First things first, don't forget that most bulding codes require that such ladder access be able to support a "live" or an "in use" load of a minimum of 300 lbs, so don't go for a cheapo method or ladder that supports only 250 lbs or less.
I would suggest for the cheapest solution would be to acquire a rated and approved access /fire escape exit/egress ladder for a basement window well. However, remember that although some building codes only provide for a 250 lb capacity in such a shorter length basement window well (assuming that anyone heavier would also be tall enough to clear that height without a ladder), portal, scuttle, hatch access to an attic or eave space requires at a minimum the capacity to carry a live load of 300 lbs., and if planing for using for storage, one should take in mind the weight of what is being carried up and down to that storage area as well, so a 500 - 600 lb might be necessary. These can be found in as wide as 28" with a 22+ tread width, and as skinny as 14" wide.
With the height and width restrictions involved, these are easily found throughout the internet and in home improvment stores...the trick is to assure that you acquire one that is providing a tread depth that is user-friendly AND supports a live load of AT LEAST 300 lbs. Found easily here for well under $100 bucks:
Using for attachment the "wide window sill" attachment method mentioned here:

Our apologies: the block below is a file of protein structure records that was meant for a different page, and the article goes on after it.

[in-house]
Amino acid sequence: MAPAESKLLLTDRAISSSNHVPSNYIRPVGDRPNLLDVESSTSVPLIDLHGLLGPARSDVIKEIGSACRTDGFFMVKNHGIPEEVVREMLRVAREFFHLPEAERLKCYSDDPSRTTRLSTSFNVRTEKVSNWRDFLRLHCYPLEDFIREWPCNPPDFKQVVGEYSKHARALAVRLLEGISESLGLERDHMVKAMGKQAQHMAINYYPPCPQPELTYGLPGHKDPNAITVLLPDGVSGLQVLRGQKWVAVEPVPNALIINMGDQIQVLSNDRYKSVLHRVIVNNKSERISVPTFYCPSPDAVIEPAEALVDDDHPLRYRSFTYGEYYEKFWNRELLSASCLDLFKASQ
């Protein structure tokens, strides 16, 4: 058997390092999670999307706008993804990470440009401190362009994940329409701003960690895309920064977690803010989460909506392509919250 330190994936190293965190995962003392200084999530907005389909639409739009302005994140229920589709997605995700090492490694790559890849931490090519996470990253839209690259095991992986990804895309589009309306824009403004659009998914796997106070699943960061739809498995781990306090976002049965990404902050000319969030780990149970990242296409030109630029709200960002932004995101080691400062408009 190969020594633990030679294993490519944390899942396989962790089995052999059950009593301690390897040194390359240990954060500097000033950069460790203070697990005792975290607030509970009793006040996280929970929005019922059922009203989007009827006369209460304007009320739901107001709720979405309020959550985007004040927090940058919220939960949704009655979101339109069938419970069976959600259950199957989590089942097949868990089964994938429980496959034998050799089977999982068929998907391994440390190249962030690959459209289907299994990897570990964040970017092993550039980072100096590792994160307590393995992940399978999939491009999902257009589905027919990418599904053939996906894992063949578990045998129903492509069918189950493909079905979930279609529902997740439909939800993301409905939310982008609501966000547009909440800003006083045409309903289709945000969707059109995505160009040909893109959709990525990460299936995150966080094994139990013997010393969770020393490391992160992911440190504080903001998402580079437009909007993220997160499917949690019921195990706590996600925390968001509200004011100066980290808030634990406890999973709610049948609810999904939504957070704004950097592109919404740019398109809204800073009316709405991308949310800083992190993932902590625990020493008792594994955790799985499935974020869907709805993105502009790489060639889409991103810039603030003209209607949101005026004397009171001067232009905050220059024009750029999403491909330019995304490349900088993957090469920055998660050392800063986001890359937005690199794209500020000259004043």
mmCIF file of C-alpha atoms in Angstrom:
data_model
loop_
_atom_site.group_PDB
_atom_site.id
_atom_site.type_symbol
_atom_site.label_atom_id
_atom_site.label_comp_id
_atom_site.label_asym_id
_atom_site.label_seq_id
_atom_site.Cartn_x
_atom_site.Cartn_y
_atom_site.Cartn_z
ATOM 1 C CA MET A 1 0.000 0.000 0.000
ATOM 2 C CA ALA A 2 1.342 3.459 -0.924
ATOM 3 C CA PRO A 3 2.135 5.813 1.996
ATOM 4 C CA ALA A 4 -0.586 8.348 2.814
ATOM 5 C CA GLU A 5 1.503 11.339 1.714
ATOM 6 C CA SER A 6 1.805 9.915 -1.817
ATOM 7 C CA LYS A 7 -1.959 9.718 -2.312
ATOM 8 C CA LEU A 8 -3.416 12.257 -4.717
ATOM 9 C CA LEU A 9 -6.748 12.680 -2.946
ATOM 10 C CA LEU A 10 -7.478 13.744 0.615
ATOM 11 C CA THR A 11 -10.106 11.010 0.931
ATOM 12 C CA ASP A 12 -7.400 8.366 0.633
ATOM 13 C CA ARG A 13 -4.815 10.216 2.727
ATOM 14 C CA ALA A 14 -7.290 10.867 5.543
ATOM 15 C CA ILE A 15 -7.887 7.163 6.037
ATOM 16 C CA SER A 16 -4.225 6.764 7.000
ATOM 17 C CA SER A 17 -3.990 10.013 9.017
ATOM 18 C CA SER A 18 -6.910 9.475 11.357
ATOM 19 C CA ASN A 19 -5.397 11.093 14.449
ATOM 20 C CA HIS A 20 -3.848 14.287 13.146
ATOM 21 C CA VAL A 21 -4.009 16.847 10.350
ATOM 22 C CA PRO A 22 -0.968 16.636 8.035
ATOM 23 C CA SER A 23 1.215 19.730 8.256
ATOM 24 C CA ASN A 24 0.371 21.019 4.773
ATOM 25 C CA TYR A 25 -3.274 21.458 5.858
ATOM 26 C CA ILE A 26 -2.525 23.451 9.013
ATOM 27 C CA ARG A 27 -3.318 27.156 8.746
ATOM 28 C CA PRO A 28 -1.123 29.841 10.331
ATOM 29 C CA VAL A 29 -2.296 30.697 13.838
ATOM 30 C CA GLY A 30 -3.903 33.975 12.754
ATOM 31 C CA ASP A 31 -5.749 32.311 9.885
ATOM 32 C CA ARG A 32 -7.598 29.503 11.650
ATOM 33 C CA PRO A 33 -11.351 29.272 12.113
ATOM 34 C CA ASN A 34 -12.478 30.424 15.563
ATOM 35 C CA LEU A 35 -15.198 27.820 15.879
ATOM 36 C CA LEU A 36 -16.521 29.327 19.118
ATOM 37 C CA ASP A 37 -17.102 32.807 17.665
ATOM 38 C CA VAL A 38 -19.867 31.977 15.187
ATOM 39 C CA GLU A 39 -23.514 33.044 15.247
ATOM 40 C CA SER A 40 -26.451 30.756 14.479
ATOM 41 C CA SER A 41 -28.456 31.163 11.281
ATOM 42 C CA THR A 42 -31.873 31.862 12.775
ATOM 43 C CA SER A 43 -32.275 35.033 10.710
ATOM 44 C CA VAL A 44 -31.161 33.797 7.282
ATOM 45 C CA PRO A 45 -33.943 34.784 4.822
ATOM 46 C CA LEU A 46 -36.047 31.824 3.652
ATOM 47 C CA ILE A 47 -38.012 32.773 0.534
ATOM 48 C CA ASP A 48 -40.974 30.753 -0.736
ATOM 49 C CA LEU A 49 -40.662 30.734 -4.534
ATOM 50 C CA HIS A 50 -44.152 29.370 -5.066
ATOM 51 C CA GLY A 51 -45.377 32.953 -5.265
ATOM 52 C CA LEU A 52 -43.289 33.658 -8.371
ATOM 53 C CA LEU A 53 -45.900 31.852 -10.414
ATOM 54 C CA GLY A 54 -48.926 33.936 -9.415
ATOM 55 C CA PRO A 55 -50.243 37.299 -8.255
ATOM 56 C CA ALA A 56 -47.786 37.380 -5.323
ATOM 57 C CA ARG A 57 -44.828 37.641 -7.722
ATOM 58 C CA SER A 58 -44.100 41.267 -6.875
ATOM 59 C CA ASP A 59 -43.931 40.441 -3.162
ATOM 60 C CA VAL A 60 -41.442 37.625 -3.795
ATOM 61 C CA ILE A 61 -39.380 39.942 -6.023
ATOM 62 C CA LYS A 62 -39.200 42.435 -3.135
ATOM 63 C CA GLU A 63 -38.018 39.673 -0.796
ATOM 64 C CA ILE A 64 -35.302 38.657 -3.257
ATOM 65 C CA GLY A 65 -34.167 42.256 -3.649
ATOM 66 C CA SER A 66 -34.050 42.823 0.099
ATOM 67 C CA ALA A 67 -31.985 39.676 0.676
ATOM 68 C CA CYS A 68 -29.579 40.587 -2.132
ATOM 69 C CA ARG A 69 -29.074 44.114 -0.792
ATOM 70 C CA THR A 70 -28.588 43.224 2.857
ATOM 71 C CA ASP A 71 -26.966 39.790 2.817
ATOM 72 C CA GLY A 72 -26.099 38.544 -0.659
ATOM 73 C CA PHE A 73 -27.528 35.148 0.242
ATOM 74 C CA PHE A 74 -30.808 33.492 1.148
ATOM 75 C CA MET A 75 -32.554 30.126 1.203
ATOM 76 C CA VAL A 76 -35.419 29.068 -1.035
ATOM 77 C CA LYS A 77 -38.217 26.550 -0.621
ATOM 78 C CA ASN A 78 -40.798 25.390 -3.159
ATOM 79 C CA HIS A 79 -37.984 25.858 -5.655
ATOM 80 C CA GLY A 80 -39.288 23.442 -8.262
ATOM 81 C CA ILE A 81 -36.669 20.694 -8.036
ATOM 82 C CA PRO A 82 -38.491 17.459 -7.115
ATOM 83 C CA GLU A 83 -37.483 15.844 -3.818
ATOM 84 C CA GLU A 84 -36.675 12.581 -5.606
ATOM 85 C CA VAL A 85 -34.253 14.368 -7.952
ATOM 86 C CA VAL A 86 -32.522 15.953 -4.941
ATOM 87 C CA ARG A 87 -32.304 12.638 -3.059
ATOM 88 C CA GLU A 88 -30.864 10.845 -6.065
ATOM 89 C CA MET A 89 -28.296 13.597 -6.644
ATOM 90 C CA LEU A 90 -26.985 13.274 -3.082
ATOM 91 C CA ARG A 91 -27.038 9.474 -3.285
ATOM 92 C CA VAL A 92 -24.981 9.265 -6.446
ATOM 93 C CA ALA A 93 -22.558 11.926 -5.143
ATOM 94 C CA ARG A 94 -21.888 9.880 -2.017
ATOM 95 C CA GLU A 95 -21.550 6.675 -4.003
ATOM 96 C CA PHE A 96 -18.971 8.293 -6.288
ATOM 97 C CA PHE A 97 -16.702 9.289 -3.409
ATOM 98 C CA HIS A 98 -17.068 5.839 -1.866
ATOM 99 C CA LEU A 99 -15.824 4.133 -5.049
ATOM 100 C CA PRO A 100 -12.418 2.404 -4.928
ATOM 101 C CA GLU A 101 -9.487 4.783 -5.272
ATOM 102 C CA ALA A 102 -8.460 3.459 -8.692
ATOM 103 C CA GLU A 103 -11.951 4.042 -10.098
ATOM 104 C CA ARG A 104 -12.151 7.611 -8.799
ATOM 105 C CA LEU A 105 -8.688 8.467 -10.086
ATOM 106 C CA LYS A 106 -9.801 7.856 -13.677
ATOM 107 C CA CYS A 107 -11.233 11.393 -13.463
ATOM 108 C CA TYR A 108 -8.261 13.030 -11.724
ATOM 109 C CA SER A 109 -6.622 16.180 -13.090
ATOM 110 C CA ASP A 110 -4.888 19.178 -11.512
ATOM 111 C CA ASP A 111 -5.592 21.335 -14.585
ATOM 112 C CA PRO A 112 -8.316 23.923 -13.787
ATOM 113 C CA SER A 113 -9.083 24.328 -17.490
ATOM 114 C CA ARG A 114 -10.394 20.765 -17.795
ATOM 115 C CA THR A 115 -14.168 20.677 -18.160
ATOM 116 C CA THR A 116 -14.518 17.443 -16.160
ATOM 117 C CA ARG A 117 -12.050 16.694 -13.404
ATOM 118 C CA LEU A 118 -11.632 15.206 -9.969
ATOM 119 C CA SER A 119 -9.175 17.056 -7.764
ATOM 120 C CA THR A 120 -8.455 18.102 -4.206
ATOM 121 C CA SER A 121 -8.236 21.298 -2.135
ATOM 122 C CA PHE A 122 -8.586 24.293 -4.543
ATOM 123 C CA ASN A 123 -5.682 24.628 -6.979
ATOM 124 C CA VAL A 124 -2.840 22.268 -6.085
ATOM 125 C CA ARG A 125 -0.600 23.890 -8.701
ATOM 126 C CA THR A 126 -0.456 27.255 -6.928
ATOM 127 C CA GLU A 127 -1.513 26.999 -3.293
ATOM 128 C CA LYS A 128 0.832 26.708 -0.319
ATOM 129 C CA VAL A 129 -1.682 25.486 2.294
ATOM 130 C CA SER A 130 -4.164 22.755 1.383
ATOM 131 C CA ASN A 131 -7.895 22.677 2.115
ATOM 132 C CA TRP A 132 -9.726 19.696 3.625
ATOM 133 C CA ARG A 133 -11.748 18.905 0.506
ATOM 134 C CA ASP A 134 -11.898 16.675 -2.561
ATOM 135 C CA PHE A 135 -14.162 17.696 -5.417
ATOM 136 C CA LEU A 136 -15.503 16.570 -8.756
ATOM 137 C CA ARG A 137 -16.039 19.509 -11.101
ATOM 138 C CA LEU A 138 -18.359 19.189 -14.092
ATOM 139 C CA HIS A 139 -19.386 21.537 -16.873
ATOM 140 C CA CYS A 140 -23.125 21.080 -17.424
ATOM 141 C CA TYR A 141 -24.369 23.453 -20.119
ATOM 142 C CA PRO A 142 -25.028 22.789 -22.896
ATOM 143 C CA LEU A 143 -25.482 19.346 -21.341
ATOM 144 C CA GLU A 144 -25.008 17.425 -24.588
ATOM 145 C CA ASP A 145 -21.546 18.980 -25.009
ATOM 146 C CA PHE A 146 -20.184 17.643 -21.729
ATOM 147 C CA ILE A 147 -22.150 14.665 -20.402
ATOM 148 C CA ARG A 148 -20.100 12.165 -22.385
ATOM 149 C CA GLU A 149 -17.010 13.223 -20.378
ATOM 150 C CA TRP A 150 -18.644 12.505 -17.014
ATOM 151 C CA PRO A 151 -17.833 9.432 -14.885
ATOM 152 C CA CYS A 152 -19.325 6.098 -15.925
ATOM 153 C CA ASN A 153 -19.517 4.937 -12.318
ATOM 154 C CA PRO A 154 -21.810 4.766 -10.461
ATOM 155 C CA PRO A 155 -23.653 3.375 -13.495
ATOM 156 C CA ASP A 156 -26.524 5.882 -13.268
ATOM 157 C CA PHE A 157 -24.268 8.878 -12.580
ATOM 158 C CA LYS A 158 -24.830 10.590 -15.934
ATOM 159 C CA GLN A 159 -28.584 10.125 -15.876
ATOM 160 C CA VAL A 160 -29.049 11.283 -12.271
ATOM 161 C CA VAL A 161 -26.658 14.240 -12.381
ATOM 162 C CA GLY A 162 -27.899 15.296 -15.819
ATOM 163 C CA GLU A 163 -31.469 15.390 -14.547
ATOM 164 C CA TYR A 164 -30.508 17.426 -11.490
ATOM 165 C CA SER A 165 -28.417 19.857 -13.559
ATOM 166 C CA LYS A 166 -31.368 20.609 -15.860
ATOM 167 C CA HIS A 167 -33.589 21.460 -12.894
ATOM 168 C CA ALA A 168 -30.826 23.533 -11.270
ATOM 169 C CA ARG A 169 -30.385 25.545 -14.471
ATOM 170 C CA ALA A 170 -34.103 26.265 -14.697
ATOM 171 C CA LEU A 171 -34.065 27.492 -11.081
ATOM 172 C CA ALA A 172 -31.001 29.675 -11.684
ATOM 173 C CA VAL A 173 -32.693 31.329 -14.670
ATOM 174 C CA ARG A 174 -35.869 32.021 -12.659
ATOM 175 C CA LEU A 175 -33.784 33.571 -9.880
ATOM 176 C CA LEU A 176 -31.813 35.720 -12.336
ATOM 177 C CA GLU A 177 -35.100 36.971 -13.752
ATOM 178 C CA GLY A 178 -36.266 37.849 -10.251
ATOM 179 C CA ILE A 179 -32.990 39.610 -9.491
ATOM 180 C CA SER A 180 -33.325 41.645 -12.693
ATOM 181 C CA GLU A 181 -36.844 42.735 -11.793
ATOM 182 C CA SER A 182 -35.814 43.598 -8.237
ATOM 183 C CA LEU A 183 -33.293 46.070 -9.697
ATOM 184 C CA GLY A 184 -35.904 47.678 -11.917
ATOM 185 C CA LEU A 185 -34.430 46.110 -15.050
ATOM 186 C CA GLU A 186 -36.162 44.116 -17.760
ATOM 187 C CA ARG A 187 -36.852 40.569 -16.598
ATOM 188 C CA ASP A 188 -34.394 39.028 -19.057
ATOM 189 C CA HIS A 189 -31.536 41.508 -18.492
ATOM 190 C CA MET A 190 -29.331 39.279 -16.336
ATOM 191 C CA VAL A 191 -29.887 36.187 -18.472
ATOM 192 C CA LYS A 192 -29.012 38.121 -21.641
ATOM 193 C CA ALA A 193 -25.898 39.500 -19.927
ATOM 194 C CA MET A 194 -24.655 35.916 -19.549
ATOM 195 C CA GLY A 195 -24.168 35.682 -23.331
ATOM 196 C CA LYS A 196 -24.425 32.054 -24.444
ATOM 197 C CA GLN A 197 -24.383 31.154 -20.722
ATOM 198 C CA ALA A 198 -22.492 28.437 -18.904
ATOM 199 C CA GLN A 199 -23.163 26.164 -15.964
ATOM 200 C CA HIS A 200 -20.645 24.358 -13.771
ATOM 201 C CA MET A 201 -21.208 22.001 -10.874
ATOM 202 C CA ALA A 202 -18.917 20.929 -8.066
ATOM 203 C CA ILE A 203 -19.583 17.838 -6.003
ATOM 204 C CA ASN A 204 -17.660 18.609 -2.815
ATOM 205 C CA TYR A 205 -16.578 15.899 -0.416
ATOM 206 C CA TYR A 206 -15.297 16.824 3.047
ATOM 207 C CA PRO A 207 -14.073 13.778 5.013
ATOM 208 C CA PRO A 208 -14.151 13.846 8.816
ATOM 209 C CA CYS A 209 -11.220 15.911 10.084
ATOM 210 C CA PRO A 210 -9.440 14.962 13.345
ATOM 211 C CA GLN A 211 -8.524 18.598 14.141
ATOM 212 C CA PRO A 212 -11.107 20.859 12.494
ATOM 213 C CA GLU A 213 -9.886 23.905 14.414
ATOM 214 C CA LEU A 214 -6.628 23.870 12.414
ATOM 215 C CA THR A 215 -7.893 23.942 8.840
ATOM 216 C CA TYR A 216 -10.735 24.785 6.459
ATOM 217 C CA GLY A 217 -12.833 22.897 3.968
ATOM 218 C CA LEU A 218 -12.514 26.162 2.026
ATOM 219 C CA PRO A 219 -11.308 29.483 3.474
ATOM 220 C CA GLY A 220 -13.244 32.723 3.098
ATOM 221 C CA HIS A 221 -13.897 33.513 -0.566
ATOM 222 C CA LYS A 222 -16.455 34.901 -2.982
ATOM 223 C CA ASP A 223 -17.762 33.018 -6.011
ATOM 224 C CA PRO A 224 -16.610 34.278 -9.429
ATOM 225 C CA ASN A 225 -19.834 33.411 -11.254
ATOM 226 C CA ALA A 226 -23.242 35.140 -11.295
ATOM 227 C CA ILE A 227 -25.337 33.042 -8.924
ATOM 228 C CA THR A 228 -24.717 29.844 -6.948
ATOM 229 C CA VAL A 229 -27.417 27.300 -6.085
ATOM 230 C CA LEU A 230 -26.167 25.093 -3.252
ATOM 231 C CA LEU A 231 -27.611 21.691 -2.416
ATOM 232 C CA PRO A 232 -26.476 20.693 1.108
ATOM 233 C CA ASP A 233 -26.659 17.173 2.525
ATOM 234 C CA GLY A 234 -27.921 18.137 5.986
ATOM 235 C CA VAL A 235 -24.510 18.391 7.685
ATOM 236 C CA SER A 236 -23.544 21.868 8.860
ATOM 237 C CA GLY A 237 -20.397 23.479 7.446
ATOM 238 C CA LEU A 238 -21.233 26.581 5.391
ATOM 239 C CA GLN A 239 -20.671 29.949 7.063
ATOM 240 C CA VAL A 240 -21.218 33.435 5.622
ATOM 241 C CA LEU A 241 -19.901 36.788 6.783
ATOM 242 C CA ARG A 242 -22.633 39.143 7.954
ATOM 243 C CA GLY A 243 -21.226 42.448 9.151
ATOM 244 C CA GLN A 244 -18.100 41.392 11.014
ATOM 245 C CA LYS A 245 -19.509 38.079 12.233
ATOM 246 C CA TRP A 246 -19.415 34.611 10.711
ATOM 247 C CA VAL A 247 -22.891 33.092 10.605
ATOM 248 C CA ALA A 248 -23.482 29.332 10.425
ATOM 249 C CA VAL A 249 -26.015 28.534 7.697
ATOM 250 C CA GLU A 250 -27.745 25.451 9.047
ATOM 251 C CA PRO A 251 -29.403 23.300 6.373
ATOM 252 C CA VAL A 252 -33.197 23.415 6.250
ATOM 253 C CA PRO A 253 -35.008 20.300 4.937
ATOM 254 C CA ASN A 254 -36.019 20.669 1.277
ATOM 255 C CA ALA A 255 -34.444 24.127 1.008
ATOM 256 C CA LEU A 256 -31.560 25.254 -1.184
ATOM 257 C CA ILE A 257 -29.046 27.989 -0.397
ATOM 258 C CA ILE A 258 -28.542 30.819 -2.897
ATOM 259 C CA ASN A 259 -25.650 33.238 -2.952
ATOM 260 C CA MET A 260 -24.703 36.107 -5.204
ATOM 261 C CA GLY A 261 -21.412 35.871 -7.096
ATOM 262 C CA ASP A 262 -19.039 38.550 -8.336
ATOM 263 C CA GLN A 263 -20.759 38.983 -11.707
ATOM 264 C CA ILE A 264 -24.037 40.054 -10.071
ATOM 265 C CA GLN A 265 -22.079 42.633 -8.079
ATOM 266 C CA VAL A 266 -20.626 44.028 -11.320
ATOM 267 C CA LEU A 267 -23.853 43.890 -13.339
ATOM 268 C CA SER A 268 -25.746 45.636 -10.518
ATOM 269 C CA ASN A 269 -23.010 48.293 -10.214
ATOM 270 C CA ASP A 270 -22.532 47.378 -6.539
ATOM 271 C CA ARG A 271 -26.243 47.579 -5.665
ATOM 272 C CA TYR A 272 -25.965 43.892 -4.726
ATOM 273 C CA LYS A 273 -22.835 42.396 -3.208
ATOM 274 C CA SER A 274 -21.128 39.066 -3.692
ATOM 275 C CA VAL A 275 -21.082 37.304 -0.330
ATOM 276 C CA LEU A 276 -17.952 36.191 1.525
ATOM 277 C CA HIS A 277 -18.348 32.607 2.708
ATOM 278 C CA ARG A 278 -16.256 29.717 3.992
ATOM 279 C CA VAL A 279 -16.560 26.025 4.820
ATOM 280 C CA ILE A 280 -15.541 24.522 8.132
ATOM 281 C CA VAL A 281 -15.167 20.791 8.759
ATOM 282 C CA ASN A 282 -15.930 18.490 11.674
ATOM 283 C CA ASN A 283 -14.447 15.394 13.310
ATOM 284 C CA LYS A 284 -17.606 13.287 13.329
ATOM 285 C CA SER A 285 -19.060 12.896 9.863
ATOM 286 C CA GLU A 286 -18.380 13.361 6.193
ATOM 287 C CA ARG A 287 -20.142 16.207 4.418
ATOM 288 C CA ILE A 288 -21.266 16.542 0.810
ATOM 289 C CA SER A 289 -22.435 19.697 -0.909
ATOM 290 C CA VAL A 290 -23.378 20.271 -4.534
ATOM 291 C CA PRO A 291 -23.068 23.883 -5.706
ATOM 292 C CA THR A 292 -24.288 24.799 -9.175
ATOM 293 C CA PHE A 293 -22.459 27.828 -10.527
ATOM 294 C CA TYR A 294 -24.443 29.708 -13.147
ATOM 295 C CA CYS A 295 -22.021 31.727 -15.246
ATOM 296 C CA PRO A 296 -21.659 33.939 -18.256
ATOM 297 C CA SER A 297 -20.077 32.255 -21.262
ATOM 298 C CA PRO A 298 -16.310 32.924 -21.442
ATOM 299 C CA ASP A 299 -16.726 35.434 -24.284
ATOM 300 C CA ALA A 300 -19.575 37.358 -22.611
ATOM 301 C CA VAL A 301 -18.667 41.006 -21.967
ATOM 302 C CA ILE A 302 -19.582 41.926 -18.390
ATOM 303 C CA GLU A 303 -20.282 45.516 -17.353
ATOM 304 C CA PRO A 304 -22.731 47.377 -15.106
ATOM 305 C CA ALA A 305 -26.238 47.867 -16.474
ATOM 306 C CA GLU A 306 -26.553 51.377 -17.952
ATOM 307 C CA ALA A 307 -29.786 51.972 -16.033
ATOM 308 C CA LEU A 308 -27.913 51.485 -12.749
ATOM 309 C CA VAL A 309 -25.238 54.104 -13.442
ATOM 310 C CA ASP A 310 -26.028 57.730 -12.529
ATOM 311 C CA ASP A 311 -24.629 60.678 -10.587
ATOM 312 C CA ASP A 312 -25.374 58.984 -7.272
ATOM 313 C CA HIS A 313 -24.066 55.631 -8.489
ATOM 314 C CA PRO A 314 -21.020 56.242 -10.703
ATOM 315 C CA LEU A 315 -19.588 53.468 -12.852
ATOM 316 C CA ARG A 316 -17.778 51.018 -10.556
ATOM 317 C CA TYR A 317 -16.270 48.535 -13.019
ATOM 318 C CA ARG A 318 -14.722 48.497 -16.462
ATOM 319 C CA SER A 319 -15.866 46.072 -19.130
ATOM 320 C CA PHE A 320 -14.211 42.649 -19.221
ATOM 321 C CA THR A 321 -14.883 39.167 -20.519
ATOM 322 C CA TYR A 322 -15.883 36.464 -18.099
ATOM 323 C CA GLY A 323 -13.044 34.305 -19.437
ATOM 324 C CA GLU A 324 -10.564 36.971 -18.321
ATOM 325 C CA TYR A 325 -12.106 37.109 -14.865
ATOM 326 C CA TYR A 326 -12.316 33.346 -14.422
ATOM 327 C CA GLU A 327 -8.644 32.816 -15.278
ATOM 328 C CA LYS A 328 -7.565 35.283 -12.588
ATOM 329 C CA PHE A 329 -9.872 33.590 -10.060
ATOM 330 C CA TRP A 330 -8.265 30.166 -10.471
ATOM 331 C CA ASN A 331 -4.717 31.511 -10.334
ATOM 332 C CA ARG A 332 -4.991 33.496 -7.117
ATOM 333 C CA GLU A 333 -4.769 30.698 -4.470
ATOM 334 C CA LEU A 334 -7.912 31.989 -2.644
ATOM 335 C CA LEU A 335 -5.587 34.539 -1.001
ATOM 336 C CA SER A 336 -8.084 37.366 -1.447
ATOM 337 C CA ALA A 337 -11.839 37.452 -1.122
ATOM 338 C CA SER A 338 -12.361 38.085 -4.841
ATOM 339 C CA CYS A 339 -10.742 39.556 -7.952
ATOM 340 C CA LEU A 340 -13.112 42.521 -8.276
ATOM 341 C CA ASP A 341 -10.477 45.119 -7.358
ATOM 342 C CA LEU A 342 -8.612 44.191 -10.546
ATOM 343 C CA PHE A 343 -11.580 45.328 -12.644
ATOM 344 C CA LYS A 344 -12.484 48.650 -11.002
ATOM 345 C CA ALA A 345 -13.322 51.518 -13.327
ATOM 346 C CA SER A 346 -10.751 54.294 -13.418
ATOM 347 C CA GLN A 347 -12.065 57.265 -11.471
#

You will also find some basement window-well escape ladders at the fireescapesystems.com site - but I couldn't find weight "live load" specifications there...but I'm sure you could email them or call them for that information.
If you want something retractable within the wall hatch opening, you might consider custom ordering the size you need of this model:
whereby you could mount the glide on one side of the inside of your "knee wall hatch-door opening". That will unfortunately cost you about $500-700 bucks and seems a silly expense for what most homeowners accomplish with a fold-out step-stool (available at Target for example for about $50-$100 bucks and has the advantage of a seat-back.
Another thought is to acquire a 3- step ladder, and mount it to the floor opening with hinges SUFFICIENT to support 600 lbs and carriage bolts, one would require a distance and cross brace support against structure (not just against the wall surface) while in-use, and the safest would be to also have a locking safety chain on each "leg end" that could be slip-locked to the floor (so the ladder floor end doesn't lift up one side or the other, twist, bounce, etc. especially of consideration when decending the ladder with a load (removing storage).
BTW, this area of the "board" is supposed to be for ADA and so-called "handicapped accessibility" issues.